Growing Up – Watermelon Patch

As WWII ended, spending most of my summers at my grandma Bryan’s house, outside of Marlin, was an exciting time for me. But, as boys in a rural setting will do, we decided that we needed more excitement than just catching crawdads.

One afternoon, my cousin, Dan, said that he thought stealing some watermelons would be fun. I quickly agreed with him. Our first job was to find a patch with some ripe melons. He figured that down the lane from Grandmas, Uncle Tom Norwood’s patch would be just about ripe.

To both of us, being 10 years old, Uncle Tom was a menacing figure. Tall, erect, a retired schoolteacher and, we later discovered that he was also a former slave. Before, or during, the Civil War, he was born into slavery and at the time he must have been over 85 years old. His wife, Betty, approximately the same age and a former slave too and when we were younger she was a very caring nanny to both Dan and I. Being the closest patch around, we picked Uncle Tom’s.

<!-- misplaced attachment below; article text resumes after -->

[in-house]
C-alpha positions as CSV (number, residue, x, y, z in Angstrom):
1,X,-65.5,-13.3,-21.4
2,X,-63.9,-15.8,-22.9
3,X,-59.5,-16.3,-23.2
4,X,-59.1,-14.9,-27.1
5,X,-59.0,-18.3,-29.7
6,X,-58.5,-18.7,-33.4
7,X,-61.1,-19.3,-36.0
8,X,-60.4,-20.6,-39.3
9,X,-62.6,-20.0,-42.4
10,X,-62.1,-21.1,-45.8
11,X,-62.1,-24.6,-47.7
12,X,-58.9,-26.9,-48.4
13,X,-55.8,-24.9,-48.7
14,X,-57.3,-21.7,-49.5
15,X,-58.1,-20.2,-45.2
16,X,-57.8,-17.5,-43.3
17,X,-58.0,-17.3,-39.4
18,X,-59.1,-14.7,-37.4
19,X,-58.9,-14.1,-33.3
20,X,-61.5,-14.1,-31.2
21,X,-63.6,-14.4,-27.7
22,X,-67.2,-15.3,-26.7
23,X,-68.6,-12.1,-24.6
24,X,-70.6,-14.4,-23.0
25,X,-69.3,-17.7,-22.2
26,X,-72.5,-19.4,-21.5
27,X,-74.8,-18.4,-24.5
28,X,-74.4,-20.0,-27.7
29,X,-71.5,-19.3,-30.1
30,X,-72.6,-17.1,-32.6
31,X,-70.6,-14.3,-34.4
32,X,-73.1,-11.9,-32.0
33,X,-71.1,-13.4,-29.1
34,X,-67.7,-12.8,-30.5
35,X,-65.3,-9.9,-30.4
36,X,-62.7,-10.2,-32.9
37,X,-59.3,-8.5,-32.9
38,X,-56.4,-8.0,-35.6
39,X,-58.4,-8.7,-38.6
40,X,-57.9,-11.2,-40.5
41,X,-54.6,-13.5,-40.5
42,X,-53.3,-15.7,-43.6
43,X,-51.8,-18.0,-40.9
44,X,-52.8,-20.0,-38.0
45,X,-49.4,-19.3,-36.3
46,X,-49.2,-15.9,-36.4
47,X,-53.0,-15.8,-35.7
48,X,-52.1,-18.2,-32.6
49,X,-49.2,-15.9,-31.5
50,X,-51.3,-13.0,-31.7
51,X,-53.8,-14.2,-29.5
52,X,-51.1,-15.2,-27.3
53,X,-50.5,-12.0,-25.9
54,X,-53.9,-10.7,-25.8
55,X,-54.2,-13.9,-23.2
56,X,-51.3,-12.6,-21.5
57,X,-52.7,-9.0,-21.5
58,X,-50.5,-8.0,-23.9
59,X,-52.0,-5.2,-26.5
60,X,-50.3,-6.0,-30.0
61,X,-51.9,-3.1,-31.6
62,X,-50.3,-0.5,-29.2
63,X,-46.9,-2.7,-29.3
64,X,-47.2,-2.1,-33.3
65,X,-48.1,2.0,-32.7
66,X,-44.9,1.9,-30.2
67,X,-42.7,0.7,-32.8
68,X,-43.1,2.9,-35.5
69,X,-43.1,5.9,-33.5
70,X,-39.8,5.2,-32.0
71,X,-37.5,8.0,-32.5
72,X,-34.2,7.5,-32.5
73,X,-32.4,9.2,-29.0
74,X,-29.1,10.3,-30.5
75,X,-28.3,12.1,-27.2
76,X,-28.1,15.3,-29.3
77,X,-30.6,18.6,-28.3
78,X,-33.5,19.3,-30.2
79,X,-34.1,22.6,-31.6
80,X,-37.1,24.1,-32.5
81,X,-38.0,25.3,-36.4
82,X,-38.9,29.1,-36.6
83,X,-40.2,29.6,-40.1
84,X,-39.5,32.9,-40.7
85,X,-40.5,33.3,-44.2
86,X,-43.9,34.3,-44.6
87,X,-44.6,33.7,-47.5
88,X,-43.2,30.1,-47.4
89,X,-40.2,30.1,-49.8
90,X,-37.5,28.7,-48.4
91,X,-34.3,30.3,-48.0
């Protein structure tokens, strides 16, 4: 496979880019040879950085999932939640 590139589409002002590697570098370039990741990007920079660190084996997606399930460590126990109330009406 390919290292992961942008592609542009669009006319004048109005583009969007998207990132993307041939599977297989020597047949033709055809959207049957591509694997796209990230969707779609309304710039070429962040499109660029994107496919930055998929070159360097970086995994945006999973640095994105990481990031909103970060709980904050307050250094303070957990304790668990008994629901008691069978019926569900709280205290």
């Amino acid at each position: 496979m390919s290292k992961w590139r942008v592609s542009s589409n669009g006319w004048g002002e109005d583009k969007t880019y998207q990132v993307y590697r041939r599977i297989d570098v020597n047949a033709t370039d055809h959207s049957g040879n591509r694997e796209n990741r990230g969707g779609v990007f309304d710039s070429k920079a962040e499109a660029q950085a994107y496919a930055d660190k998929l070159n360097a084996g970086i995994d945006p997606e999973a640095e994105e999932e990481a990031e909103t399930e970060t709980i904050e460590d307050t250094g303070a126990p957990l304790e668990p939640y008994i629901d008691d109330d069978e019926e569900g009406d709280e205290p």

We figured that it would be better if we stole the melons during the afternoon since the high temperature then would probably keep Uncle Tom inside. Down the lane, short pants and tennis shoes clad, we snuck and ahead, spotting the melon patch. Climbing through the fence we noticed some sticker kind of low, bushy flowers growing among the melons. We soon found out that these harmless looking “flowers” were really bull nettles, Cnidoscolus texanus, or stinging nettles, a very poisonous plant known to kill small animals, even small dogs. The little hairs along the leaf packed a wallop, especially on bare legs!

Finding two ripe melons was easy. The hard part was getting them out of the patch. The first thing I did was to brush against a nettle. Wow, that stung as bad as a yellow jacket (then)! Then Dan brushed against one, howling, and the race was on! Our goal of stealing melons was quickly forgotten as we dropped ‘em and scrambled out of the patch and hightailed it home.

Our legs were on fire as we told our Grandma what we’d done. In no uncertain terms, she scolded us for even thinking of taking one of Uncle Tom’s watermelons, but, kindly, she told us of an old Texas remedy for bull nettle stings, pee on the sting. We peed on each others legs and the stinging abated and we never thought again about stealing watermelons again!